Friends of Westonbirt Arboretum

Tree of the month: Maidenhair tree - Ginkgo biloba

Posted: October 31, 2023 at 13:04 pm Author: Rosie Anderson Dan Crowley

Golden leaved treeMaidenhair tree- Ginkgo biloba

This tree with an ancient origin produces a spectacular ephemeral autumn display as its unique, fan-shaped leaves transform a dazzling shade of gold. Spotting this phenomenon at its height can prove challenging though- the tree is notorious for dropping all its leaves abruptly. However, the resulting luminous carpet of fallen leaves is itself a beautiful sight.

The species was named Ginkgo by the Swedish biologist Carl Linnaeus, who took it from its Japanese name which translates as ‘silver-apricot’, in reference to the fruits found on female trees (ginkgos are famously dioecious, with male and female individuals). We don’t have any fruiting trees here at Westonbirt, which is perhaps lucky as the smell of the squashed fruits has been likened to dog poo and vomit.

The specific epithet biloba references the shape of the tree’s leaves, meaning ‘two-lobed’, although unlobed leaves are easily found. The common name, maidenhair tree, also derives from the shape of the leaves which resemble the foliage of the fern Adiantum, with which it shares this common name.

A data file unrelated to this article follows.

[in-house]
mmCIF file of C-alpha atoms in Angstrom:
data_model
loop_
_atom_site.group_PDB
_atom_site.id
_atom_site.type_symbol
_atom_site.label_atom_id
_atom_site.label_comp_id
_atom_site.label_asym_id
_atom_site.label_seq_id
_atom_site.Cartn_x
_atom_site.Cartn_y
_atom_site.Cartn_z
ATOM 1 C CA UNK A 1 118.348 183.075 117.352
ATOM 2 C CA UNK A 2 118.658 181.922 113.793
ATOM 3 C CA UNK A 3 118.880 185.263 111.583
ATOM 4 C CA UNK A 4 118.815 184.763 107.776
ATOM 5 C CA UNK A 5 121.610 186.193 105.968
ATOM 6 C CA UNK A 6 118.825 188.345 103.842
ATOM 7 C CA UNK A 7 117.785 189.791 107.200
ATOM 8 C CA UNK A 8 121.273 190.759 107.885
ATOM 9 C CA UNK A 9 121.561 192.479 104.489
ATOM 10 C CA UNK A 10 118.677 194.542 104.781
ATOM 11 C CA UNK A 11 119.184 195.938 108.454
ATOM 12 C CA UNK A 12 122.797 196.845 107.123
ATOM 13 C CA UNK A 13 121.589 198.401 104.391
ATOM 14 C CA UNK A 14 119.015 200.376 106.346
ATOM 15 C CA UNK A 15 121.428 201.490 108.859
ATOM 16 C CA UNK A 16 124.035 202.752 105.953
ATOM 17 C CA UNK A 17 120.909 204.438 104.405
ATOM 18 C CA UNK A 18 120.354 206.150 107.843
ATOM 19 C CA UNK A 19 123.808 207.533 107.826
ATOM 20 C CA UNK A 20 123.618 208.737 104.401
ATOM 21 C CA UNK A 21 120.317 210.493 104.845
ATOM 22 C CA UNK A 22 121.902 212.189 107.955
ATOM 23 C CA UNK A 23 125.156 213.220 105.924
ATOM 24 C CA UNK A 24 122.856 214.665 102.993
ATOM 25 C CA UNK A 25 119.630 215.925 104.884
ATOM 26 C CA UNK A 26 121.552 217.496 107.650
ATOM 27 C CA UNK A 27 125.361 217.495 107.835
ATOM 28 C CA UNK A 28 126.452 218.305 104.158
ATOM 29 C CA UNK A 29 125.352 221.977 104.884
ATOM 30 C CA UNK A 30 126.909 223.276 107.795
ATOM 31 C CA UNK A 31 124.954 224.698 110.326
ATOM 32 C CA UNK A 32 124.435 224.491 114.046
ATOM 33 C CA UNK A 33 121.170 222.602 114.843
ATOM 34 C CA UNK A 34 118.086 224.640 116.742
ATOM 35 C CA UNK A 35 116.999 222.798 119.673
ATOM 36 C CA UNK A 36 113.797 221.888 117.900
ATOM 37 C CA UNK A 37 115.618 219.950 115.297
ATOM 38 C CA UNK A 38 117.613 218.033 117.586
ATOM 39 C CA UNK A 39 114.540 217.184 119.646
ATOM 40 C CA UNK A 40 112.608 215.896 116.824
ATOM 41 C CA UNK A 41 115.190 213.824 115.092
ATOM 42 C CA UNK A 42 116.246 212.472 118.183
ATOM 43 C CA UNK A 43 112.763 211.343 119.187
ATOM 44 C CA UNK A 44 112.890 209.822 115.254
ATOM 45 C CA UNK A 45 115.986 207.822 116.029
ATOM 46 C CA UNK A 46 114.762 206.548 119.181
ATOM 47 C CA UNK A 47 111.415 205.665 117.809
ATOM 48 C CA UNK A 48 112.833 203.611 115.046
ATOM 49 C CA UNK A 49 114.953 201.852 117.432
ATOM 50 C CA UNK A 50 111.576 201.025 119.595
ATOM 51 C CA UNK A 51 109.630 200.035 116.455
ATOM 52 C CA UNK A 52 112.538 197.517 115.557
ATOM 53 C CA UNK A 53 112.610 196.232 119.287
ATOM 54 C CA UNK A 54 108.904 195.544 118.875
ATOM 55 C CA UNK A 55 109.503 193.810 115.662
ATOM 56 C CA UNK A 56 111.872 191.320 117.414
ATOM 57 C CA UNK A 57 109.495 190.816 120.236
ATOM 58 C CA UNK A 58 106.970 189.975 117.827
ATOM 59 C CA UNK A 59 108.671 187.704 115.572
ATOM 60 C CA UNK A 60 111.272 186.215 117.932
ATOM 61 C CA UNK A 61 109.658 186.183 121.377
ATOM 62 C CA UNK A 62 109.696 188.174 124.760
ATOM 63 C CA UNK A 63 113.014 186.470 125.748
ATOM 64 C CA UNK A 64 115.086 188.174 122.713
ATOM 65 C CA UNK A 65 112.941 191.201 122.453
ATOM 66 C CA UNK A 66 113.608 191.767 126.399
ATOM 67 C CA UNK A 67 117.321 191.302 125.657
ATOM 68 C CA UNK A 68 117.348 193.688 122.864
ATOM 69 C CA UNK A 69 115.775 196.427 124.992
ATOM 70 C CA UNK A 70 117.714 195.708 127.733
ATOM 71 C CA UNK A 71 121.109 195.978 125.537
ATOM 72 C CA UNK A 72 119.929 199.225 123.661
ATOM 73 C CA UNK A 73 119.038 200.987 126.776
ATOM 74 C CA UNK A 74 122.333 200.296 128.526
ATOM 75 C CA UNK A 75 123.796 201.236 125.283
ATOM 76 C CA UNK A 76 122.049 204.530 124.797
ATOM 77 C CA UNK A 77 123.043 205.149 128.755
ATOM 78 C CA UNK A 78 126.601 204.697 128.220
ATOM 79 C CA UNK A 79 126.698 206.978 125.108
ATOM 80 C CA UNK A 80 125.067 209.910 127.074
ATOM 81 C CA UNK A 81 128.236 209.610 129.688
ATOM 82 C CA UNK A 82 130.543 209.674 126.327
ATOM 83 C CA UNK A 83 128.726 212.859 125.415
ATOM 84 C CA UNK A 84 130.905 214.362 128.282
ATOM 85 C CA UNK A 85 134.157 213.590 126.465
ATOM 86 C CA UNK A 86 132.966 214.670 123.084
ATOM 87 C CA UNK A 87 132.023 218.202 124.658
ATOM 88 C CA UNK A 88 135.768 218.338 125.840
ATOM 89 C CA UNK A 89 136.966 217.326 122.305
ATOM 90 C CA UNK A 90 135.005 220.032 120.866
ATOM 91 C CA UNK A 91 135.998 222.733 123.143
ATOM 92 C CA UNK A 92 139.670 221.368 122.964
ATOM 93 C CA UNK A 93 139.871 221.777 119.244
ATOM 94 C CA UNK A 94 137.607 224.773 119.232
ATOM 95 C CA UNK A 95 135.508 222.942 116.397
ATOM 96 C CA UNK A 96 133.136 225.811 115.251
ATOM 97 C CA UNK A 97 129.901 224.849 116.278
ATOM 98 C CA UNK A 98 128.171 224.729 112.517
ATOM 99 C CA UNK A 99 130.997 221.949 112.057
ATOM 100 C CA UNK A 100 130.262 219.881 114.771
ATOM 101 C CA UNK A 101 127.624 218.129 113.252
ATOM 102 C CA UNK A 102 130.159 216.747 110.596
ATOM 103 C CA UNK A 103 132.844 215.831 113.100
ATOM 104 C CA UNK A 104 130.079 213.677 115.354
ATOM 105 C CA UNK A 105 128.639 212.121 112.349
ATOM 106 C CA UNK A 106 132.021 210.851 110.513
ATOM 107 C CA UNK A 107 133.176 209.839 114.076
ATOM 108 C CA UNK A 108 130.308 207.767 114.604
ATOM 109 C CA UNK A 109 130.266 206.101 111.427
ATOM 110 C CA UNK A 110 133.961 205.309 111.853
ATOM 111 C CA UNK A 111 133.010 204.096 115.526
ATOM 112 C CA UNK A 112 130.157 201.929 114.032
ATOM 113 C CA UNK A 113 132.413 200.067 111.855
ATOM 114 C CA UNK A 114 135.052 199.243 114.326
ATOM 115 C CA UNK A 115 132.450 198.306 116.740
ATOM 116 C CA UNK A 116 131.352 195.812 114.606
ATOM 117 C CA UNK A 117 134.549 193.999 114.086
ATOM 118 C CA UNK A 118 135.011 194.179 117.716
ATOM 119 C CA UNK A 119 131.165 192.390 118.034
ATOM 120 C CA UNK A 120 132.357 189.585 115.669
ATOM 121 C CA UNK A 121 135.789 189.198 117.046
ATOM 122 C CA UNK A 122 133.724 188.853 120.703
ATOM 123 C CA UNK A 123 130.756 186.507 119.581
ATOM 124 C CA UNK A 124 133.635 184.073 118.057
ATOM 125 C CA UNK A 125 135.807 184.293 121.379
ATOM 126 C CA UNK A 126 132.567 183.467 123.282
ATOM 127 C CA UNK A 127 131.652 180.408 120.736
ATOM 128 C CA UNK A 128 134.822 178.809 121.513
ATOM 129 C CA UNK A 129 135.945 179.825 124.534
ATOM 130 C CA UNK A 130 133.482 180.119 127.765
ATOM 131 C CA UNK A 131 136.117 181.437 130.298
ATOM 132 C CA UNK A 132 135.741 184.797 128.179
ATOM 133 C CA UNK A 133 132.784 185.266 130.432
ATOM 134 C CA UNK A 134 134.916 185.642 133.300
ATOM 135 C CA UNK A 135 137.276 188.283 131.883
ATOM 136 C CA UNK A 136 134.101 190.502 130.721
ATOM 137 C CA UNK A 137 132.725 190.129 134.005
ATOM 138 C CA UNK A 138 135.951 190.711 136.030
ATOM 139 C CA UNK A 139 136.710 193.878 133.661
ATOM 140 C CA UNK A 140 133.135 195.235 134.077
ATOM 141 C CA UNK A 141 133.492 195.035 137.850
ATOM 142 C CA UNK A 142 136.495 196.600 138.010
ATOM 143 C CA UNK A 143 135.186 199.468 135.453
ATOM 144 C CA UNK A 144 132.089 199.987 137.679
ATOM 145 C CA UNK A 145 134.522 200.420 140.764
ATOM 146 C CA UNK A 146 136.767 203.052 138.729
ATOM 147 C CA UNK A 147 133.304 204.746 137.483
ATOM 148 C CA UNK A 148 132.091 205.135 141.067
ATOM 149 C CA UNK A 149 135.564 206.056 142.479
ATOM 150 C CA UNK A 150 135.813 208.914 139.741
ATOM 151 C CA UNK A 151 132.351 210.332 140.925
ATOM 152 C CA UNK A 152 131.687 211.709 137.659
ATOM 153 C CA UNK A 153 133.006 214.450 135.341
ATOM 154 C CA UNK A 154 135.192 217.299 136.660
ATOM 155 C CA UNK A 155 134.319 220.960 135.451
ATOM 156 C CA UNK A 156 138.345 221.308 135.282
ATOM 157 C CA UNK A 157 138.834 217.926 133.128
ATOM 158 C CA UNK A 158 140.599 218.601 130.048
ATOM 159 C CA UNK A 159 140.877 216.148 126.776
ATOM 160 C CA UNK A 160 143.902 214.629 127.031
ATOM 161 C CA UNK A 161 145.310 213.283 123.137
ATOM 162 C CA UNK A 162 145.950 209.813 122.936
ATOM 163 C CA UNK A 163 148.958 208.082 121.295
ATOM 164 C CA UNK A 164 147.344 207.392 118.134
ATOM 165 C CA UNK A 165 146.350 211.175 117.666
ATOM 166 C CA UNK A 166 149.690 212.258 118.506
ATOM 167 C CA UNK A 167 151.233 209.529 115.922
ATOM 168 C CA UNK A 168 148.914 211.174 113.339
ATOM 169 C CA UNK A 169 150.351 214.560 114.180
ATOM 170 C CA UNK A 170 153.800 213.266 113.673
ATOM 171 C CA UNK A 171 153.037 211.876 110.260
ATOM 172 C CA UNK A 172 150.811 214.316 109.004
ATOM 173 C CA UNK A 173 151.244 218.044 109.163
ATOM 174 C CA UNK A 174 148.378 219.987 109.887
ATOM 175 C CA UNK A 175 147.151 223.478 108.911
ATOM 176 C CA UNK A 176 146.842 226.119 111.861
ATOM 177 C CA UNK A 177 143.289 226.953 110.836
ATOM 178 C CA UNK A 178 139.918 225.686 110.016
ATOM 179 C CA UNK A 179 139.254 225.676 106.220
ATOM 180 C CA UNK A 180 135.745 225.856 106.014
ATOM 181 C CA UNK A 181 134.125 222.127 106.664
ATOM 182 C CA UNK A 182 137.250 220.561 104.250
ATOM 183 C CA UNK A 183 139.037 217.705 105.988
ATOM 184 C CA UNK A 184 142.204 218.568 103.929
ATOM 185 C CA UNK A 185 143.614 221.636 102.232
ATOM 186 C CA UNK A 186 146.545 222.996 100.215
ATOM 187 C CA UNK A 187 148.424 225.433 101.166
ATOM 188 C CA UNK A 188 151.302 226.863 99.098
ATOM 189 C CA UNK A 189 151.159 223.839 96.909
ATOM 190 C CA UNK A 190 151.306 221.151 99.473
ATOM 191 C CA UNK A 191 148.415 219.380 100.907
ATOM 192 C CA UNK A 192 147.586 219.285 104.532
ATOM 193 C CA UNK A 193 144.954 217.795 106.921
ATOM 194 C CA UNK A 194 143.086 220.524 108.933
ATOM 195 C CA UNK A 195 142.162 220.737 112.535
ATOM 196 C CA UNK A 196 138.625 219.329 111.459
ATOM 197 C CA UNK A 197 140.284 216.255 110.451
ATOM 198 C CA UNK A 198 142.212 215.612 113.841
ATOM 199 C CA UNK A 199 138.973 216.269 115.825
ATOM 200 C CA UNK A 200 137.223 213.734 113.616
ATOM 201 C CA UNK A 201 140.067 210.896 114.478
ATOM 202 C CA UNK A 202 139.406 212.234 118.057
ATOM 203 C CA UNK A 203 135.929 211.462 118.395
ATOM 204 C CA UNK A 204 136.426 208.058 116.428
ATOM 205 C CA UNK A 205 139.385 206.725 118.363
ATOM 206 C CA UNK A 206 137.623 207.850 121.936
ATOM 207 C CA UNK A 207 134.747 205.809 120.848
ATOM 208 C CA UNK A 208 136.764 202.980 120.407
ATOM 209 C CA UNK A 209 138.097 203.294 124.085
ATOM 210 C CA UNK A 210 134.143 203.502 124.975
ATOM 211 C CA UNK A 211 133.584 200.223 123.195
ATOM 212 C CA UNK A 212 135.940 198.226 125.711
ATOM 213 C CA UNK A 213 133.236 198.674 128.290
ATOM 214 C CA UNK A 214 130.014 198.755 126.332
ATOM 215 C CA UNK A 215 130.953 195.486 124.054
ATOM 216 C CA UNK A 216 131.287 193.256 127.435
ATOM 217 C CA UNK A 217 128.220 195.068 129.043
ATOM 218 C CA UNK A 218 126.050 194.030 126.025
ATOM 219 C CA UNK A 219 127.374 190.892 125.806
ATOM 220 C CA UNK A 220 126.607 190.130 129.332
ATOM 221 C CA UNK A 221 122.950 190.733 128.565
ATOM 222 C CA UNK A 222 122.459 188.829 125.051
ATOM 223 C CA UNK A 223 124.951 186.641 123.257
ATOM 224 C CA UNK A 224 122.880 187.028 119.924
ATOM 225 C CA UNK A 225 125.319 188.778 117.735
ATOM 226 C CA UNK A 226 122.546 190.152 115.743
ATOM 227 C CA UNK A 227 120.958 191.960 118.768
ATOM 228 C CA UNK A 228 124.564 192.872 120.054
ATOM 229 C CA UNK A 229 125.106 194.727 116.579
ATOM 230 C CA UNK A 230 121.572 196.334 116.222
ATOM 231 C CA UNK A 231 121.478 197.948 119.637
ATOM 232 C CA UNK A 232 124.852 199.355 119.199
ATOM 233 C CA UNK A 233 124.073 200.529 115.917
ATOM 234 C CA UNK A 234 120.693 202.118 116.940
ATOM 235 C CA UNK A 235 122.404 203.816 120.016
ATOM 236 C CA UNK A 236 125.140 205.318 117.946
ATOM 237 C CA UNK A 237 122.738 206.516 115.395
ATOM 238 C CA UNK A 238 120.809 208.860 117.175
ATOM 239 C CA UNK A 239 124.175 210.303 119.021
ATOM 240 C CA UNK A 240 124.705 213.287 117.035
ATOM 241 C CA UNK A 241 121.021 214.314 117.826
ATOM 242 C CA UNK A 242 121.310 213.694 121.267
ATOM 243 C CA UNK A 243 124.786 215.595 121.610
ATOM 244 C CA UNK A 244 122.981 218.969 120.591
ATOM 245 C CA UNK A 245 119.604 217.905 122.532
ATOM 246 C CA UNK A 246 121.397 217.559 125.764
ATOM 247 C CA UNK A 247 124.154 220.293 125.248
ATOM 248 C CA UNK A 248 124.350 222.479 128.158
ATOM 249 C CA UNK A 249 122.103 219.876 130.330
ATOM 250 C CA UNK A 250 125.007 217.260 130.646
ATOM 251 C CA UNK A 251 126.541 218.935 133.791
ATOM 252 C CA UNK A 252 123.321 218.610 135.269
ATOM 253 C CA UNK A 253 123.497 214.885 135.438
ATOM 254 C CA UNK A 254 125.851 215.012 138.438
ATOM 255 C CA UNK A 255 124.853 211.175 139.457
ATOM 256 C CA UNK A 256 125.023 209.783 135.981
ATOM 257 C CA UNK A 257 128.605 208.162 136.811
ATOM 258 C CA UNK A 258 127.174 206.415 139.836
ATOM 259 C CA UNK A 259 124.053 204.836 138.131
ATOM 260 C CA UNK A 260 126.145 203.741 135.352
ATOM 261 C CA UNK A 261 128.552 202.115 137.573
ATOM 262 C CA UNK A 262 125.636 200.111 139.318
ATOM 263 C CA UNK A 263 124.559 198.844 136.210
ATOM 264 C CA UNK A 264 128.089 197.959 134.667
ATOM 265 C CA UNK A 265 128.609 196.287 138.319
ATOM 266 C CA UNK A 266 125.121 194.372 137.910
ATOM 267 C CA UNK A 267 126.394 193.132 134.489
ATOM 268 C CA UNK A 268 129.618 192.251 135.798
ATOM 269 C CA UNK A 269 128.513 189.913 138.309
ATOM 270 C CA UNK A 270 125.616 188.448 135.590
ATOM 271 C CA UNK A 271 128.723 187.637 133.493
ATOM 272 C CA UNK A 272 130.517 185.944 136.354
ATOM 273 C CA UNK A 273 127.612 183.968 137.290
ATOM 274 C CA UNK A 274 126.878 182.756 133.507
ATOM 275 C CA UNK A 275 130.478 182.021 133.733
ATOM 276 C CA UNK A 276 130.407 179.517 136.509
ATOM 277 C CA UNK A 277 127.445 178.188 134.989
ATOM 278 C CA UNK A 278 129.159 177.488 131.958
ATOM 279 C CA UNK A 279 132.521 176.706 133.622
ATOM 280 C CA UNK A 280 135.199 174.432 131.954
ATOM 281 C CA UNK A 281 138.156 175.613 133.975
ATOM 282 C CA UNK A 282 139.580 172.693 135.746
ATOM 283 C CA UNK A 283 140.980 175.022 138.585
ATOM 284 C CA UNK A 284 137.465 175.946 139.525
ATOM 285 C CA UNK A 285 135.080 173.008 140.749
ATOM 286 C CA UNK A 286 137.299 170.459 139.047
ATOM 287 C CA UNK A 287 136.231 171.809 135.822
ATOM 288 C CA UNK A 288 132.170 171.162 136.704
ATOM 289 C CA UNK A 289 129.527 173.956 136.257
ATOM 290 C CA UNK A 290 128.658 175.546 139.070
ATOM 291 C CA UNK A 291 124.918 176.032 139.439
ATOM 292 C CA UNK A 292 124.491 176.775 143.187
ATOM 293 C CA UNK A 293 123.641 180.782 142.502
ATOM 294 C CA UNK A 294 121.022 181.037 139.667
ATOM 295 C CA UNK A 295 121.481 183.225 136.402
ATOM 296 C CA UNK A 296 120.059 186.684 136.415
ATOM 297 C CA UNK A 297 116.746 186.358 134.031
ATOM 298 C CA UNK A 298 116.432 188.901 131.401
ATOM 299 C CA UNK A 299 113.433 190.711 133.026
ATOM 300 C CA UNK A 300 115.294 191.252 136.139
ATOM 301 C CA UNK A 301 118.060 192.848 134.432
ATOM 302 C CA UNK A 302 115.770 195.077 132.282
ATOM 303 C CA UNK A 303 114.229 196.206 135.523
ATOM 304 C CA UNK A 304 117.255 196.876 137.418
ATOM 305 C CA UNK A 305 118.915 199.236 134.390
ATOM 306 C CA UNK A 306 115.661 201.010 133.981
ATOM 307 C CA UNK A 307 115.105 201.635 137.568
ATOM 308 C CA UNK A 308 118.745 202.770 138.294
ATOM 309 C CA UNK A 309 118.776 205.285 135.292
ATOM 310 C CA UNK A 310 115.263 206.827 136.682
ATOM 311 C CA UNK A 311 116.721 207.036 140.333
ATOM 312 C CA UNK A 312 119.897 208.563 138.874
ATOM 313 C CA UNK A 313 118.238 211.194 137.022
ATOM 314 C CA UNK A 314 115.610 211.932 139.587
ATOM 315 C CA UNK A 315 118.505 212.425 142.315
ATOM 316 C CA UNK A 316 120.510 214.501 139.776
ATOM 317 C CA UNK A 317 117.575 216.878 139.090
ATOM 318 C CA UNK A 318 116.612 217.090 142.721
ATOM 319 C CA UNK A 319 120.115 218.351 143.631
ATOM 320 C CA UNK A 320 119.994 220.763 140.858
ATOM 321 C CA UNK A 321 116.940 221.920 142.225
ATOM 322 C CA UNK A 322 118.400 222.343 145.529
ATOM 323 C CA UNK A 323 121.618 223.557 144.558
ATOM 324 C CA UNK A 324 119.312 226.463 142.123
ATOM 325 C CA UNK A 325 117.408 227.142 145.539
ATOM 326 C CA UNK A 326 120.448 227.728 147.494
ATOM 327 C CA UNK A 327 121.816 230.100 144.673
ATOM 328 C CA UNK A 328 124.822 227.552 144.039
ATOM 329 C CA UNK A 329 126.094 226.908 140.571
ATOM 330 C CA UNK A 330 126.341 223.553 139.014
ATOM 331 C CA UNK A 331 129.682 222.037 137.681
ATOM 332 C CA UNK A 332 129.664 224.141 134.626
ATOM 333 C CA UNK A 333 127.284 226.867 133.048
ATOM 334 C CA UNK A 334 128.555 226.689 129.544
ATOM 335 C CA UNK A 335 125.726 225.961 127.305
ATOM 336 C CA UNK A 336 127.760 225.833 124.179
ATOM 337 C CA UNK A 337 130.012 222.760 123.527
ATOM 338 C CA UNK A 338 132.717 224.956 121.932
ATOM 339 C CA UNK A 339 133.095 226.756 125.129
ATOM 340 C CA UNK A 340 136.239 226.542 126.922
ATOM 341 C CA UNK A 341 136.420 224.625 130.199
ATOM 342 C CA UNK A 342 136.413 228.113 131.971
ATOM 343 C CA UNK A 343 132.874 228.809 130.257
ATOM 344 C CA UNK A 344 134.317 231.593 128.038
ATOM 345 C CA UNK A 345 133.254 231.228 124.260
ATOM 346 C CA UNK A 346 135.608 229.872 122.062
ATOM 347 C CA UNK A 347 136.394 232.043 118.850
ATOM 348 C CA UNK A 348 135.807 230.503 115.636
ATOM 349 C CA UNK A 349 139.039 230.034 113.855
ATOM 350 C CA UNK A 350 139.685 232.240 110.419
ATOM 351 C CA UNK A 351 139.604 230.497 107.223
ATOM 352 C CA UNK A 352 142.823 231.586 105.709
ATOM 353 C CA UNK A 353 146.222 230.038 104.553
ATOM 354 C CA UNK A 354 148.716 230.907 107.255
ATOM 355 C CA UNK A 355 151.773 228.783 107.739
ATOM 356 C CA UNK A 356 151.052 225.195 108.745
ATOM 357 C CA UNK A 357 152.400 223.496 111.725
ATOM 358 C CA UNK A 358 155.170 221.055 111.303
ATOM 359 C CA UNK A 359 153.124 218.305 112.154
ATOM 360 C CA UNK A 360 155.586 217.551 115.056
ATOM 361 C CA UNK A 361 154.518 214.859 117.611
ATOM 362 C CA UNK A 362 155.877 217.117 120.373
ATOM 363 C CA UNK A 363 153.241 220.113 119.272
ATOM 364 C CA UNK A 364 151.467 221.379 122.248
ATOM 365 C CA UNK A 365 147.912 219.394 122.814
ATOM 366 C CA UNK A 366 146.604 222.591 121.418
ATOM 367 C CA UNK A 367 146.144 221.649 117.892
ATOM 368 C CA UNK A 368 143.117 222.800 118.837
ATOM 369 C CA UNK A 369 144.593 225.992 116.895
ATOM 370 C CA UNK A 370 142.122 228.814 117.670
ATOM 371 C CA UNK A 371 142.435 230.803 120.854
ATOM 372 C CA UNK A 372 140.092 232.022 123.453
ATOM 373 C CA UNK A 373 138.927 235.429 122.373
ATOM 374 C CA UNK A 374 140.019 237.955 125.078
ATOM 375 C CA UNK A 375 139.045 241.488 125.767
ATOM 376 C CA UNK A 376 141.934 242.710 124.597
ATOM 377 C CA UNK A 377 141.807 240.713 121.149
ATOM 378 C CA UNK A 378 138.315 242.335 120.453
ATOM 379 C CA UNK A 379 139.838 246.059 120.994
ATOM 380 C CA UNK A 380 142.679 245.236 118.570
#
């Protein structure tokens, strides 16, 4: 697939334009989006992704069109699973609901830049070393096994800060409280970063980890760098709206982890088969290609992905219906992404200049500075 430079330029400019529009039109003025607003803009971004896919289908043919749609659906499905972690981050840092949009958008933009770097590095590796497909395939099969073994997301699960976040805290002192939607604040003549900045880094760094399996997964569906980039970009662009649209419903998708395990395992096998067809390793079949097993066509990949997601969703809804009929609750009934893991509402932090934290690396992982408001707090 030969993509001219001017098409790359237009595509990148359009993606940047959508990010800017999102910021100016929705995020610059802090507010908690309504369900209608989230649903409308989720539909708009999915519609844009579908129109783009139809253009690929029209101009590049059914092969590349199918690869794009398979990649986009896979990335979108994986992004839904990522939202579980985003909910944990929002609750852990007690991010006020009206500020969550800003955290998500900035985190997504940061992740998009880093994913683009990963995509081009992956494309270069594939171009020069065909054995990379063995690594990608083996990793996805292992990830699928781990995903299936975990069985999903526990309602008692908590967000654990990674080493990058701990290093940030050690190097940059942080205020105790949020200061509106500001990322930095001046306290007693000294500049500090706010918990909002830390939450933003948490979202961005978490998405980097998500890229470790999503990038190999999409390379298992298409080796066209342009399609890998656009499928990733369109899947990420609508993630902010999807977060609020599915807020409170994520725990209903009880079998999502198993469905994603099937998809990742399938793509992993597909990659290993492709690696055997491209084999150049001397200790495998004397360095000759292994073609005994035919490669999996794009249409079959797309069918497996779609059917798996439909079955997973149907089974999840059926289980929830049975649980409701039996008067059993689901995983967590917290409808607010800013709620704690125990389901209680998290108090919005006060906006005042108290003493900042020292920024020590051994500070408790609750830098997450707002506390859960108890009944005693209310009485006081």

Not only is this beautiful tree a key part of the Westonbirt landscape, but it is also important in our understanding of tree evolution. Maidenhair trees were growing on earth before dinosaurs came into existence and though ‘broad-leaved’, are gymnosperms and more closely related to conifers. Due to its considerably ancient origin, this tree is known as a ‘living fossil’ and is the only remaining species within the ancient family Ginkgoaceae.

Golden leavesOur largest specimen grows along Specimen Avenue in the Old Arboretum, while smaller examples are easily encountered elsewhere in the collection, including in Savill Glade and along Main Drive in the Old Arboretum, and along Willesley and Broad Drive in Silk Wood. It remains to be seen whether some of our younger trees turn out to be male or female!

Our Tree Spotter's Guide, available at the Westonbirt Shop, features everything you need to know about this fascinating tree. With this guide in hand, you'll be able to spot ginkgo trees with ease and discover their hidden secrets.

Purchase your Tree Spotter's Guide on your next visit and embark on a ginkgo adventure at Westonbirt Arboretum!

Discover the tree of the month blog series...